When the day of Pentecost had come, they were all together in one place. And suddenly from heaven there came a sound like the rush of a violent wind, and it filled the entire house where they were sitting. Divided tongues, as of fire, appeared among them, and a tongue rested on each of them. All of them were filled with the Holy Spirit and began to speak in other languages, as the Spirit gave them ability. —Acts 2:1-4
We rely for this mystery entirely upon a single New Testament account in the Acts of the Apostles. Acts 1:14 includes “Mary the mother of Jesus” among those who, after the ascension of Jesus, “were constantly devoting themselves to prayer.” Christians naturally assume, therefore, that Mary was among those who “were all together in one place” for the descent of the Holy Spirit on the first Pentecost.
Whether this narrative is meant to be taken as a literal account of events witnessed by everyone present, or whether Luke, the author of the Acts of the Apostles, used symbolic and metaphorical language to express the truth of a shared faith experience is largely unimportant. Either way, the point is that a profound transformation took place among the first followers of Jesus that could only be attributed to the activity and grace of God.
From this point on, the disciples have the courage and authority to proclaim the gospel and call others into loving intimacy with the risen Lord and with the community of his followers, the Church. Chapter 2 of Acts concludes with a description of a life of shared faith that Christian communities have held as an ideal ever since:
All who believed were together and had all things in common; they would sell their possessions and goods and distribute the proceeds to all, as any had need. Day by day, as they spent much time together in the temple, they broke bread at home and ate their food with glad and generous hearts, praising God and having the goodwill of all the people. And day by day the Lord added to their number those who were being saved. (Acts 2:44-47)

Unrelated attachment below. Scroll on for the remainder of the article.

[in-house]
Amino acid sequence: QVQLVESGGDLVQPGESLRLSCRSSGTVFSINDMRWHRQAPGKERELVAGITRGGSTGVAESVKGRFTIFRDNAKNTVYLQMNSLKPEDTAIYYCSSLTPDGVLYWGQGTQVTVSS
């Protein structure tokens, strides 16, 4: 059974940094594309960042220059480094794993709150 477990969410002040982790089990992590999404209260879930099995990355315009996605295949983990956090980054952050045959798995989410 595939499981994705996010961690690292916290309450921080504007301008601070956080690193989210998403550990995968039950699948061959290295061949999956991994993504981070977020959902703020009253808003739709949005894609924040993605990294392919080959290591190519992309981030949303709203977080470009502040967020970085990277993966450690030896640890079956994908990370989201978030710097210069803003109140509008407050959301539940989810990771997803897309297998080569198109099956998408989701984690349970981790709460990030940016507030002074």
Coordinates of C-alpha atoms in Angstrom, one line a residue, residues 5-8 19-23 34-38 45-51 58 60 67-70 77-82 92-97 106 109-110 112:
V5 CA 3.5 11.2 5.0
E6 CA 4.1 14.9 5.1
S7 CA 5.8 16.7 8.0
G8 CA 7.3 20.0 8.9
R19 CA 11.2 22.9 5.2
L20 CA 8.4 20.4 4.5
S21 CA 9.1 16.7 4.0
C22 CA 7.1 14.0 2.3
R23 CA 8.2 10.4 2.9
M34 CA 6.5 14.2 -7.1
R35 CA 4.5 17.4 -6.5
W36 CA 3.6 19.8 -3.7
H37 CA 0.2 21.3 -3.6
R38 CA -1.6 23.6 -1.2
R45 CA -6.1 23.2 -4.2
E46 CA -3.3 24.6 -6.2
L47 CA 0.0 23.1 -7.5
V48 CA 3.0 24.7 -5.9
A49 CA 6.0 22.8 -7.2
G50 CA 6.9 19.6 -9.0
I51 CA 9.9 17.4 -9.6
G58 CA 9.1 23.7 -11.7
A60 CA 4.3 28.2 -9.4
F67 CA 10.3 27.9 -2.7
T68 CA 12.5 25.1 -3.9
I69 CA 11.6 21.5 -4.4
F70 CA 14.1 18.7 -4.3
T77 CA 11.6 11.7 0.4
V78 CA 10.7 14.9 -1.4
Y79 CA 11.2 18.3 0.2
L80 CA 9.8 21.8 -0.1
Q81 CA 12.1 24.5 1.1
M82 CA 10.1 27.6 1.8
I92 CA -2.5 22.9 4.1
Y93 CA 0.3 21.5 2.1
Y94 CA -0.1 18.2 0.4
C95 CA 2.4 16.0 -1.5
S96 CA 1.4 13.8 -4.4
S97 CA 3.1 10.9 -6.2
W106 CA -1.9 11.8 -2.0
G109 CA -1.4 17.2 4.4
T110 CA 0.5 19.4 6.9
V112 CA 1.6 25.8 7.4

Again, whether or not this is a literal historical description is unimportant. What matters is that it is a clear statement of the belief of the author of Luke and Acts—and presumably, the faith community he wrote for—that faith needs to be much more than a private, personal matter. Authentic Christian faith can’t help but have an impact on a believer’s lifestyle choices. Also, any who request membership in the community of faith do so in response to the presence and beckoning of Christ. Therefore, we who welcome them had better be careful about taking any credit for ourselves.
This is a selection from the Revised and Updated Edition of The Rosary Handbook: A Guide for Newcomers, Old-Timers, and Those In Between by Mitch Finley (The Word Among Us Press, 2017). Available at wau.org/books